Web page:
Undeniably, such challenges provide those undertaking them with a broad range of lessons learnt. Good-humoredly, the girls start off by saying that somehow, someone had forgotten to pack Nutella and Coffee! Their laughter at this shortcoming in food supplies is followed by more serious observations. Whilst the first three days were more of a social sail due to the light conditions, the last three were the trickiest and most mentally challenging. Emilie explains that life skills very much came into play – the strong urge to cry superseded by the concentration to keep things together and keep on going. Lacey nods her agreement – jokingly pointing out again that food was a big motivation for her. Yet the bond that was being created ensured that the morale needed to remain high, was kept being fuelled, ensuring that everyone kept motivated.
So would they do it again? The answer was a resounding yes. They all agree that the Rolex Middle Sea Race was the best two weeks of their lives. The sacrificing of school and social lives, the demanding physical training and the race itself was certainly not enough to put these girls off and change their mind had they been able to turn back time.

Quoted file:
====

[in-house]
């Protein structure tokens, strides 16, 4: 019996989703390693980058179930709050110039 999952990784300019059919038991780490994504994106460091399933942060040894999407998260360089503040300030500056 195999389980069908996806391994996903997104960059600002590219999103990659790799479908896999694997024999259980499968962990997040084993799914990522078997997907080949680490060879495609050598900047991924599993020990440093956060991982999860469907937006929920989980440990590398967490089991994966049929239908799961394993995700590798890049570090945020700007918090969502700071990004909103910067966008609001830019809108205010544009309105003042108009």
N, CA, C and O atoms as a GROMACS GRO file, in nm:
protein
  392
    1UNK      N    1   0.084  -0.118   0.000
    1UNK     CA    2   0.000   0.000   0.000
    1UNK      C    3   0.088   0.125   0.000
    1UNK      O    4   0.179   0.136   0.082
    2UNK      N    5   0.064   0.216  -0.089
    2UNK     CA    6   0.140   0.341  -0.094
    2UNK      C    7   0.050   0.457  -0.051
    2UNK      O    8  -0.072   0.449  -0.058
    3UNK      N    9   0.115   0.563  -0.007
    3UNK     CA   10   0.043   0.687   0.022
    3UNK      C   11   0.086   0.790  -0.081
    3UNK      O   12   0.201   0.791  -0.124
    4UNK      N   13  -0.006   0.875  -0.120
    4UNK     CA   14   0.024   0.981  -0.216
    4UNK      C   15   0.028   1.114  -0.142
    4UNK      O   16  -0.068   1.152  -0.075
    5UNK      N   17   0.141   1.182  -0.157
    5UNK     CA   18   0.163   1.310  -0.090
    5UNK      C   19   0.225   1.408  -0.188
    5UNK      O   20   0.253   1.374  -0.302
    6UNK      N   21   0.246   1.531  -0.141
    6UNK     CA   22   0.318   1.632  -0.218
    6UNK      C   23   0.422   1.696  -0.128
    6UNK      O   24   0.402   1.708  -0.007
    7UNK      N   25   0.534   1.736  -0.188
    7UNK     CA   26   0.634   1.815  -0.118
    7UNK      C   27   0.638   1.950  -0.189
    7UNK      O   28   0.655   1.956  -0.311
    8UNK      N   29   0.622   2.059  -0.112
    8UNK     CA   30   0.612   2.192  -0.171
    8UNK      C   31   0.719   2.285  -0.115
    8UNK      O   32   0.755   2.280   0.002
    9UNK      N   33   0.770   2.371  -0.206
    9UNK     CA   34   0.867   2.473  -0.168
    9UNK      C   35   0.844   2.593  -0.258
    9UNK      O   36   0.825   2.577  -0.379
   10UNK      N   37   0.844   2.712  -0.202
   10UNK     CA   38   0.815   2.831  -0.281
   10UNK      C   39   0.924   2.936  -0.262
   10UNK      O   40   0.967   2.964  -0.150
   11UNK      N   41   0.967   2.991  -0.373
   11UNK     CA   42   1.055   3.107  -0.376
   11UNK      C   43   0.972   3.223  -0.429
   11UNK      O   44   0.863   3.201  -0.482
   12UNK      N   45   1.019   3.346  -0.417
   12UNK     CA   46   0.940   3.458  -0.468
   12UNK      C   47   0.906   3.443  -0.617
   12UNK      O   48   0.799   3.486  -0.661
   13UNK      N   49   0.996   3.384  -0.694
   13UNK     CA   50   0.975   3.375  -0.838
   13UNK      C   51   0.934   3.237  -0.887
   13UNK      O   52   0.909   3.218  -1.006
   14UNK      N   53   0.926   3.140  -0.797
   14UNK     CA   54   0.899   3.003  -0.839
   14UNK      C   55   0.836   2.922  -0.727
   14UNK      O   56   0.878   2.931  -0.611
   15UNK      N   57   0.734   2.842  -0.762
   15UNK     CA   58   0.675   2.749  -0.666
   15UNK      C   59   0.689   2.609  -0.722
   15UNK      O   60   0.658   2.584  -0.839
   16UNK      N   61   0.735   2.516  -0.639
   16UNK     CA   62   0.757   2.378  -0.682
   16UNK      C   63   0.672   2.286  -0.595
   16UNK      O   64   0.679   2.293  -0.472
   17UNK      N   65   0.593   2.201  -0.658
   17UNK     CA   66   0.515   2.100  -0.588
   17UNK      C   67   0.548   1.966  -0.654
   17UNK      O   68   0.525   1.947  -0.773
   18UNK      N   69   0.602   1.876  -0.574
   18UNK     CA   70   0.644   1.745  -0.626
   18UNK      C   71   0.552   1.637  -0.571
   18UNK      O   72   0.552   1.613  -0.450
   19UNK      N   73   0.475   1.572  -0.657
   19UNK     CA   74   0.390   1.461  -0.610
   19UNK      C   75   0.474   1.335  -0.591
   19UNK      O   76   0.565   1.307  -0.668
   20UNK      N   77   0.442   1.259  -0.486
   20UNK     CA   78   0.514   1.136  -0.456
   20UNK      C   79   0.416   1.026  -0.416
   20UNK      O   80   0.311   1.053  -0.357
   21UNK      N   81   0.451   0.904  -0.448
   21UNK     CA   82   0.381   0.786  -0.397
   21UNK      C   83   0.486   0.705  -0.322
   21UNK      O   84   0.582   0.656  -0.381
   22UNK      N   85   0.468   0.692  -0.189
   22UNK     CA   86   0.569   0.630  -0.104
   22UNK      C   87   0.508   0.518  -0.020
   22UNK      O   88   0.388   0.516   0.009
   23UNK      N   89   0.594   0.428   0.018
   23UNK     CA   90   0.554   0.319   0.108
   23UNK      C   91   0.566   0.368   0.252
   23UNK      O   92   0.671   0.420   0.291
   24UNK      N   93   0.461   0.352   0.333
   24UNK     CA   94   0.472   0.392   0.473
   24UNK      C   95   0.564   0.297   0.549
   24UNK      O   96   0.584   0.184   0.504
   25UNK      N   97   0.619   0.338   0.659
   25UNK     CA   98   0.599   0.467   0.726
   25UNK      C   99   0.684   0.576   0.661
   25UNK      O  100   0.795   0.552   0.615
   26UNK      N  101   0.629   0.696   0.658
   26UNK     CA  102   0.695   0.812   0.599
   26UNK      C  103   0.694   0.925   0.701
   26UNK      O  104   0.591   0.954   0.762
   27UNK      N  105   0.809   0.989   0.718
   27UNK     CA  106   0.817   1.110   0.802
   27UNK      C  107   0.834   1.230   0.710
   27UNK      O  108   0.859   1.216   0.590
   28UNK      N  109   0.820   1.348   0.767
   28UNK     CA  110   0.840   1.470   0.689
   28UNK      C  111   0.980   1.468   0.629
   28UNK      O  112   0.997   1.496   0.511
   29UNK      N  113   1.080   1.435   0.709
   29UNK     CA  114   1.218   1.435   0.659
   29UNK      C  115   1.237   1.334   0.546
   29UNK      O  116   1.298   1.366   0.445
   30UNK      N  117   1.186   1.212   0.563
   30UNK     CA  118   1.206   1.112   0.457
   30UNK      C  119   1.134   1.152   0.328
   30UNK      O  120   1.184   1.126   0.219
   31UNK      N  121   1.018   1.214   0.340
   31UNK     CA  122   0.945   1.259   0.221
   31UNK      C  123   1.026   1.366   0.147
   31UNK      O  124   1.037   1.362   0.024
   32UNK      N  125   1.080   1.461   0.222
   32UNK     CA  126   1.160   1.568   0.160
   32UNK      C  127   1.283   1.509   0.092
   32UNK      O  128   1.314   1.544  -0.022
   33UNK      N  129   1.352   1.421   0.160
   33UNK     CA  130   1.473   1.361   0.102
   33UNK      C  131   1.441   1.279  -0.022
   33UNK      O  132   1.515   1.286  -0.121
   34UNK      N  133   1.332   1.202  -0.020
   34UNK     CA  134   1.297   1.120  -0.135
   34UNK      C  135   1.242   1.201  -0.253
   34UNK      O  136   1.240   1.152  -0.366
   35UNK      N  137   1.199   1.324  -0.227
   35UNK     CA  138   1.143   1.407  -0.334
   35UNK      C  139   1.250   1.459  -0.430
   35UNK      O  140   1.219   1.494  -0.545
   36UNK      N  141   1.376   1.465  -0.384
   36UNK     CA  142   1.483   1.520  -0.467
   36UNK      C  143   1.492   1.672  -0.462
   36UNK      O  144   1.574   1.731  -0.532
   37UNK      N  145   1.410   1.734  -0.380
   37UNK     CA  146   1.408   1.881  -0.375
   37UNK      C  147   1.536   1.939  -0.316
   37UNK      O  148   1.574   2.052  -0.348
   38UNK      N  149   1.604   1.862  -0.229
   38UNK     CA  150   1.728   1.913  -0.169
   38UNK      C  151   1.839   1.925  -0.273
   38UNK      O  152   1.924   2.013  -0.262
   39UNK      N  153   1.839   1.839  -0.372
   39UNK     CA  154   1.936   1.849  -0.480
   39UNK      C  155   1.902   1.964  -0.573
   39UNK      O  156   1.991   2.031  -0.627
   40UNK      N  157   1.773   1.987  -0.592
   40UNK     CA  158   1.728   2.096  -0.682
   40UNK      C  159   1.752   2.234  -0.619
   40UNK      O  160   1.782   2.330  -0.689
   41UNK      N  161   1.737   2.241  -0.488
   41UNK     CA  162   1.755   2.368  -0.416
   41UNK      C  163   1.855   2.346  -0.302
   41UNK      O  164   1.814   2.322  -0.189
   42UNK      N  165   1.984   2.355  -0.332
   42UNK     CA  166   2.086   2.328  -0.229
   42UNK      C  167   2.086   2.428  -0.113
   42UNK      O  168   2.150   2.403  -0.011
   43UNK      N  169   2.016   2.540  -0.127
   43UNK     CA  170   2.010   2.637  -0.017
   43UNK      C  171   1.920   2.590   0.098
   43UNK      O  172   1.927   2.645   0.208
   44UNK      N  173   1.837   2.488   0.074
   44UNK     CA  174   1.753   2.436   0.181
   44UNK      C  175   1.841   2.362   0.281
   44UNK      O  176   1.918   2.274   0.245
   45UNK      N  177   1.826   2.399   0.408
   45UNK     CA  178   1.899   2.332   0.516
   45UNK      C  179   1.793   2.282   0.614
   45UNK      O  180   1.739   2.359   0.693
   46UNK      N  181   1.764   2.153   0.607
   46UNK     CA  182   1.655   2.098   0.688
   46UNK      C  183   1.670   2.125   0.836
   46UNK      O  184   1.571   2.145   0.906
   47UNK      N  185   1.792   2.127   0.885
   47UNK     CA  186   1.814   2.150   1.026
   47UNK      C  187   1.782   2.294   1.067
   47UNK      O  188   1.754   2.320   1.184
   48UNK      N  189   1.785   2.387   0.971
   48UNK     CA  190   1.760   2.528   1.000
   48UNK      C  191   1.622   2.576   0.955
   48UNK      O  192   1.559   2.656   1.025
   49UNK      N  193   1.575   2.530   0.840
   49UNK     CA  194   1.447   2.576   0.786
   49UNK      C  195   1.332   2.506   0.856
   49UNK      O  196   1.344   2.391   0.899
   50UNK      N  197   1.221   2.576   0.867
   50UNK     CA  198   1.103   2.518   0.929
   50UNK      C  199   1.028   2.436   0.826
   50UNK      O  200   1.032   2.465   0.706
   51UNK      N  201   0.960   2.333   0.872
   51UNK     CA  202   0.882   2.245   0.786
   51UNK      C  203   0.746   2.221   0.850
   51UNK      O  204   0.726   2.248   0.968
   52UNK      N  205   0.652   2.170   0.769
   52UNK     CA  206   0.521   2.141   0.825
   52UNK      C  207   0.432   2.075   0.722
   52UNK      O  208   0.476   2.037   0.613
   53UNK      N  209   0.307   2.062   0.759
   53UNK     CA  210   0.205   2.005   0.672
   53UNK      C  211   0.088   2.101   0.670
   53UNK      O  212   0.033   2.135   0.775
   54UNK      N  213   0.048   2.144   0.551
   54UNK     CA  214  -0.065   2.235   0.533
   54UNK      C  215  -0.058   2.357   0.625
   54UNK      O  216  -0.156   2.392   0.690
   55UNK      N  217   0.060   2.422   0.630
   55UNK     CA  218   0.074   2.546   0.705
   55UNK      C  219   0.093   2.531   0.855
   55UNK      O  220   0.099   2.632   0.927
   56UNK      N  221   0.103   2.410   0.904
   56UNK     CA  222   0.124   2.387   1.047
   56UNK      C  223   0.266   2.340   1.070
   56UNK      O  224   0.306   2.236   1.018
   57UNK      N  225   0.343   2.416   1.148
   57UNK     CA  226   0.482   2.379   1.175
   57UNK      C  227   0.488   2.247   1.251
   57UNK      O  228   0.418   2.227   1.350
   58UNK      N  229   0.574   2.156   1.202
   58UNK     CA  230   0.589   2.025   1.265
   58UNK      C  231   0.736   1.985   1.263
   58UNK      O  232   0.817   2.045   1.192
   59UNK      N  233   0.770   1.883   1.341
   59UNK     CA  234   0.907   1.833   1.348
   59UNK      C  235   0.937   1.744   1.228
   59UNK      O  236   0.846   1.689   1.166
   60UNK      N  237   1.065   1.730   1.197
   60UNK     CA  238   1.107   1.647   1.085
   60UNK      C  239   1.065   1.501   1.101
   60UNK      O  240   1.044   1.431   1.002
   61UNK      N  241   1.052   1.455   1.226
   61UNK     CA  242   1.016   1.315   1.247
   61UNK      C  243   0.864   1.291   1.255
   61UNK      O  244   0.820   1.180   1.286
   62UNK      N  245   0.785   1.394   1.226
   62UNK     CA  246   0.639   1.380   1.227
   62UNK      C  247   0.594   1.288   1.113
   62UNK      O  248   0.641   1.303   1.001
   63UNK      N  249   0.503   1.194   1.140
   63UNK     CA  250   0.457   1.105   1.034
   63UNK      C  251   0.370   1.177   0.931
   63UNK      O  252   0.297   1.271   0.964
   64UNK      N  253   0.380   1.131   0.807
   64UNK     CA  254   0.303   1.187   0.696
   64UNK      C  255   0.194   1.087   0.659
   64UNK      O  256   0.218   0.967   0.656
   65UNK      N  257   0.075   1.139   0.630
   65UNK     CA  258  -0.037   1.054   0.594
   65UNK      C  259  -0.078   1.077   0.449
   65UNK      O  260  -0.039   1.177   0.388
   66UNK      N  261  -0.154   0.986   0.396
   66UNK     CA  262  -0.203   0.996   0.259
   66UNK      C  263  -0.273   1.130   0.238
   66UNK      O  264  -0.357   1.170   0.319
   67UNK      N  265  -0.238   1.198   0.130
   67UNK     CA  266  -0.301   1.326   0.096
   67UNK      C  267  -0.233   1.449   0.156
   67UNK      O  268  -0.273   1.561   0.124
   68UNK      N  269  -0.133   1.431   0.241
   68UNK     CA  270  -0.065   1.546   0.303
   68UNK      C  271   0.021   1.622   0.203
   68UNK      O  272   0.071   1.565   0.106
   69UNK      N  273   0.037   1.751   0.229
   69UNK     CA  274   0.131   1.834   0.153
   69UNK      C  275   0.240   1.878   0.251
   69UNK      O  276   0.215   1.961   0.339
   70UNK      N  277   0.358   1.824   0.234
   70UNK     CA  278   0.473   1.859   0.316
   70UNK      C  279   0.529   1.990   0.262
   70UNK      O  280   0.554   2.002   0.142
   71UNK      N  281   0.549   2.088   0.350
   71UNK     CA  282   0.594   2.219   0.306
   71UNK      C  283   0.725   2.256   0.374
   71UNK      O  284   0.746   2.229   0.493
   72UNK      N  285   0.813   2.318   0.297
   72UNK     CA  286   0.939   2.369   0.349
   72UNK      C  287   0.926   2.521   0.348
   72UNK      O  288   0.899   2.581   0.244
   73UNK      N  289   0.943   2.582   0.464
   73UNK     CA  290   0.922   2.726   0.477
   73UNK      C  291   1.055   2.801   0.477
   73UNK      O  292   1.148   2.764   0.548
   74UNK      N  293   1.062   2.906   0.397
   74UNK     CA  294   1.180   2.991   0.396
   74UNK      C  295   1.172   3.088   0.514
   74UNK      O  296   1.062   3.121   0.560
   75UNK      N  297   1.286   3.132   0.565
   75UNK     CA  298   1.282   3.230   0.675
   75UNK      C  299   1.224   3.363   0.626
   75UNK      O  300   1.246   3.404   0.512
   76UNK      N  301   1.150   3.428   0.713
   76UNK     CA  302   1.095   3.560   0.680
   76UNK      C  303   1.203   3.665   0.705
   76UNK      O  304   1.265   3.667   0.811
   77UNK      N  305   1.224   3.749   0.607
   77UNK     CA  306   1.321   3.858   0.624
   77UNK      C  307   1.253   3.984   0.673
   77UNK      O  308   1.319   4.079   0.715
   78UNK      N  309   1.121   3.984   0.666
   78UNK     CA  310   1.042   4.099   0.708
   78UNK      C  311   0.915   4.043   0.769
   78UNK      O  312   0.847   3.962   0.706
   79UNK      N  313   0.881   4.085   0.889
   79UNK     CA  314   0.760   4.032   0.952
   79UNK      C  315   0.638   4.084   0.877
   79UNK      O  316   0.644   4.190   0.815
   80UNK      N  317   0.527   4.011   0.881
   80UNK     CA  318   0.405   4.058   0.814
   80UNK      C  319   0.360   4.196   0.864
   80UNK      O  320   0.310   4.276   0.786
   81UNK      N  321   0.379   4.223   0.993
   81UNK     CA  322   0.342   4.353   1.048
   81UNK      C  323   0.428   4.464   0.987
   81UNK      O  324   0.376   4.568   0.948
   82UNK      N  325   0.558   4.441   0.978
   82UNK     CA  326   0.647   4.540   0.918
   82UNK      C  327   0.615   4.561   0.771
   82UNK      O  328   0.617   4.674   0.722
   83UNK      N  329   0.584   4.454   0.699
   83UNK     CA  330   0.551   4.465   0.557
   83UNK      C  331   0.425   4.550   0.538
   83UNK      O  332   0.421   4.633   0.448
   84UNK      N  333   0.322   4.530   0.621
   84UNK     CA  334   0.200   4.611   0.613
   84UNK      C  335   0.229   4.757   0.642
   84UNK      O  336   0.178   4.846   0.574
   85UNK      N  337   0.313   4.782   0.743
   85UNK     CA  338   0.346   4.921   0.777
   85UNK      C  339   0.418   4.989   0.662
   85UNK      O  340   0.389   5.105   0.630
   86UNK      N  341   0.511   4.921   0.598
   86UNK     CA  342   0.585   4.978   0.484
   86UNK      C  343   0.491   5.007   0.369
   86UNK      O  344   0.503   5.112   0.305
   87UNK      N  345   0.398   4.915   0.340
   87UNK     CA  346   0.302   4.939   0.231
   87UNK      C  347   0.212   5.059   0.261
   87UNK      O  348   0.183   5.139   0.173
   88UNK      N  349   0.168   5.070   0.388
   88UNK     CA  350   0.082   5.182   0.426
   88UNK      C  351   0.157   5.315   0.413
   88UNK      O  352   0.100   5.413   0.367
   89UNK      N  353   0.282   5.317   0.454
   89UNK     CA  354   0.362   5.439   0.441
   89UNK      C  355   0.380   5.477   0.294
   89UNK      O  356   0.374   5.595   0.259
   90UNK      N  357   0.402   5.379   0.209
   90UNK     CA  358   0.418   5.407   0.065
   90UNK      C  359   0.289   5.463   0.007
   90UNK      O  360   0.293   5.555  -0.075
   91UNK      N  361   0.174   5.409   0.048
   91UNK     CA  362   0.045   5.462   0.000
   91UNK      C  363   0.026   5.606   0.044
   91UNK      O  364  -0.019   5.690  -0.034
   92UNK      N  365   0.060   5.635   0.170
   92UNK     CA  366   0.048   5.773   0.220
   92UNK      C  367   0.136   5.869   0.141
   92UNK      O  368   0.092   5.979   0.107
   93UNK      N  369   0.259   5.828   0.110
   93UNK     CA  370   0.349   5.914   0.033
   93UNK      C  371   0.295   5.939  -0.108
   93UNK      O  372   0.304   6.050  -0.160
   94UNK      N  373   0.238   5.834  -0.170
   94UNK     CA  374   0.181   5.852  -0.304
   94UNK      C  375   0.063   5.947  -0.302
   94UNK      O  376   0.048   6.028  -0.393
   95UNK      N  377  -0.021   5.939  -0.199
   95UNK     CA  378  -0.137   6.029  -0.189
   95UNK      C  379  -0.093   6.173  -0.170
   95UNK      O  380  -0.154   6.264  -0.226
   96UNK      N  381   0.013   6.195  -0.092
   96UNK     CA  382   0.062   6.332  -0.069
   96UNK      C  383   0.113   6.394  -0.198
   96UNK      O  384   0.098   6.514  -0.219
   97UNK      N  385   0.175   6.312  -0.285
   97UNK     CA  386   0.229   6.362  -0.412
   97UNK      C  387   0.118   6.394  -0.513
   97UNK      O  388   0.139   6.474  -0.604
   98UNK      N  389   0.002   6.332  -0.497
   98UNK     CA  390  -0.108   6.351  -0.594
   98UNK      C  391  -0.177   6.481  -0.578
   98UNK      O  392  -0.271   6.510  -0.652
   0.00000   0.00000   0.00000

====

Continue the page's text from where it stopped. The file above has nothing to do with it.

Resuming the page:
In future, Lacey explains, that they hope to tackle the race with a different mindset – this time it was about getting the experience and finishing the race. Next time it will be to achieve a better result and possibly a podium [Editor’s Note: The girls narrowly missed out on a podium in ORC Class 6 where they finished in 4th place].
“We are grateful towards the Jarhead Young Sailors’ Foundation for giving us this opportunity. The possibility to come out stronger, to give our all without holding back, to reach whatever goals we want to achieve and to share a million and one tales of this adrenaline pumping adventure” Lacey Aquilina, Emilie Gregory, Gabriella Mifsud.
It would be safe to say that the JYS Jan crew proved quite a few people wrong. Gabriella, modestly gives credit to the mindset that the crew had. Whilst the boys are physically stronger, girls can be tougher mentally. This race was about breaking the proverbial glass ceiling and trying to remove the stigma that girls cannot do such a race with out male help. The girls certainly took the challenge in their stride and proved many wrong.
The warm welcome awaiting them on their boat’s pontoon, upon their return, was richly deserved.